Back in November 2017 we released the first batch of sets, spanning October 2014 to April 2016. For basic information on how to access and download the data sets, please take a look at our post from November 2017.
The most recently added sets include the earliest versions we have, grabbed in November 2010.
The Archives’ city directories available in the Reading Room. Photo by Bronwyn Smyth
The city directories are one of our most well-used resources, as many researchers look for the history of a building’s occupants, or where a relative lived over time. It is time consuming to go through the publications year-by-year and trace the occupants of a house, but, I would argue it is time well spent. Often an underlying narrative emerges about the residents, about the house, and about the neighbourhood. Continue reading →
The ideal for every house history researcher is to find an old photograph of his or her house in the Archives’ holdings. I hate to burst their bubble, but this often doesn’t happen. However, it is feasible to find photographs of the neighbourhood, which often give a sense of what the area was like throughout the years.
A concerted effort has been made to scan and describe much of our street and neighbourhood photographs. These digitized images can be found from the comfort of your home through our online database. Knowing how to search for these photographs, however, does take a bit of creative thinking and practice. Simply typing in an address or street name into the search bar won’t bring up the masses of results one might have been expecting or in most cases, any results. This is where I recommend a pause from the computer, grabbing some scrap paper and a pencil and brainstorming different search terms. Continue reading →
Thanks to funding from the British Columbia History Digitization Program we are pleased to announce the addition of over 6,900 newly-digitized photographs to our online database (with a subset on flickr). The photographs are the result of two City of Vancouver heritage inventory projects, one that took place in 1978 and the other from 1985-86.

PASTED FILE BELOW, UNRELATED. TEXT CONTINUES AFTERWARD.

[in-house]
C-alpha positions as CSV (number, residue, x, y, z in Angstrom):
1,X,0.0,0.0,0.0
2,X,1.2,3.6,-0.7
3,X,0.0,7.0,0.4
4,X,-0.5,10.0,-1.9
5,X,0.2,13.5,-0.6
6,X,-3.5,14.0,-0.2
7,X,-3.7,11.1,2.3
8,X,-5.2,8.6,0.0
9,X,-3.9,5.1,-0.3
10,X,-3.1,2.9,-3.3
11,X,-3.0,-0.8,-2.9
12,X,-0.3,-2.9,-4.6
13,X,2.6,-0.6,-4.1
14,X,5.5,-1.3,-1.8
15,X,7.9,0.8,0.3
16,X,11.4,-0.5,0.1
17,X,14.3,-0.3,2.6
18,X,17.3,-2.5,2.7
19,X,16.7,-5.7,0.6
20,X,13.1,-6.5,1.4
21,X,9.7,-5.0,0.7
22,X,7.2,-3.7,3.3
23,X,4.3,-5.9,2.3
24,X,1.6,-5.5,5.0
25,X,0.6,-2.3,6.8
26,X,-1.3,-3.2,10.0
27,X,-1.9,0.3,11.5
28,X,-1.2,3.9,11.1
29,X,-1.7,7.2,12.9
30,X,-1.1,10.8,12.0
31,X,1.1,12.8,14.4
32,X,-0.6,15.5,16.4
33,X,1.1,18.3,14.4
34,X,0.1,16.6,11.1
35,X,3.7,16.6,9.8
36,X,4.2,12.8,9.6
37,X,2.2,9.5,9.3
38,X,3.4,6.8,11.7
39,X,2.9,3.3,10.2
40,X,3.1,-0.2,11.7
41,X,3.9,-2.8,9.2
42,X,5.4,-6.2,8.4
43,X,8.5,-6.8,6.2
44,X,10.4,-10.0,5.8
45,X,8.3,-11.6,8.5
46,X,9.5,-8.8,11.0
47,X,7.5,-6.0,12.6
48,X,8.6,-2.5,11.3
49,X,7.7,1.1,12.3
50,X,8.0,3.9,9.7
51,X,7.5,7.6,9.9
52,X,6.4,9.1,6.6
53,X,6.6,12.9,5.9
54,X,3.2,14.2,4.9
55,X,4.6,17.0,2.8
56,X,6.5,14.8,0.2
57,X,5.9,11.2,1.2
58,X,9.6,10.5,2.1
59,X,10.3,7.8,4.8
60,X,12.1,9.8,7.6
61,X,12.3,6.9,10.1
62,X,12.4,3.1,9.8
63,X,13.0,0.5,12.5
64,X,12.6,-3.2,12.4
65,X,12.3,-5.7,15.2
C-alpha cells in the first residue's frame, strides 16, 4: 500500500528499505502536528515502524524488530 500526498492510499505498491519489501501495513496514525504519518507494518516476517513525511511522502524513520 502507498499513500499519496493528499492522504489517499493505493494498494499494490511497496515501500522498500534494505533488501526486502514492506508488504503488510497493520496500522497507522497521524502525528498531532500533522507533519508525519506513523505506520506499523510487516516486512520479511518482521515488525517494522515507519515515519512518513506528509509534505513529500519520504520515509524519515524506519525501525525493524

Pedestrians outside of Melonari’s Ladies Shoes shop at 1301 Commercial Drive. Reference code: COV-S639-1-F10-: CVA 790-0272
In the past, these images have been difficult to access. They are acetate negatives and are stored in the Archives’ frozen storage vault. They also did not have item level descriptions in the database. It will now be much easier for researchers to find and use these photographs which provide valuable insight into Vancouver’s heritage houses, buildings, public structures and parks. Although the structures were the main focus of the photographs, they also show vehicles, pedestrians, streets, storefronts, signage and various other aspects of life in Vancouver. Continue reading →
On January 1st, the copyright expired for some of our holdings: these are now in the public domain in Canada. These digital materials may now be legally re-used for any purpose. Here’s a quick look at some of the images, maps, and moving images that have become easier to re-use.
Trading Post, a 1967 production from CHAN-CHEK TV, came to us when we acquired the Playhouse Theatre records. It was thought to be related to the Playhouse Theatre, but when the 2” videotape was digitized, it was discovered to be a program that allowed people to phone the host with items for barter or sale. Reference code AM1487-: LEG188.7.
The City of Vancouver’s Open Data Catalogue has its roots in the “Open3” motion (Open Data, Open Standards and Open Source) passed by Vancouver City Council in 2009, which declared the City’s endorsement of the principles of open and accessible data, including the free sharing of data with citizens, businesses and other jurisdictions without compromising privacy and security. Part of the City’s response to the motion was the launch of the Open Data website in September 2009. In 2011, the City of Vancouver was recognized by BC Business as the Most Innovative Organization in BC for the open data initiative.
British Columbia’s strong and growing open data community uses raw City data, alone or in combination with data from other sources, to identify, analyze, and present solutions to challenges facing citizens of Vancouver and BC. The data sets on the Open Data Catalogue are updated on an ongoing basis (the refresh rate varies across sets). Recognizing that retaining historical data would enable the community to identify trends and changes across time, resulting in richer analysis of civic issues, the Archives began to grab snapshots of the datasets – first semiannually, then quarterly – in order to preserve the overwritten data sets and make them available to the public. Continue reading →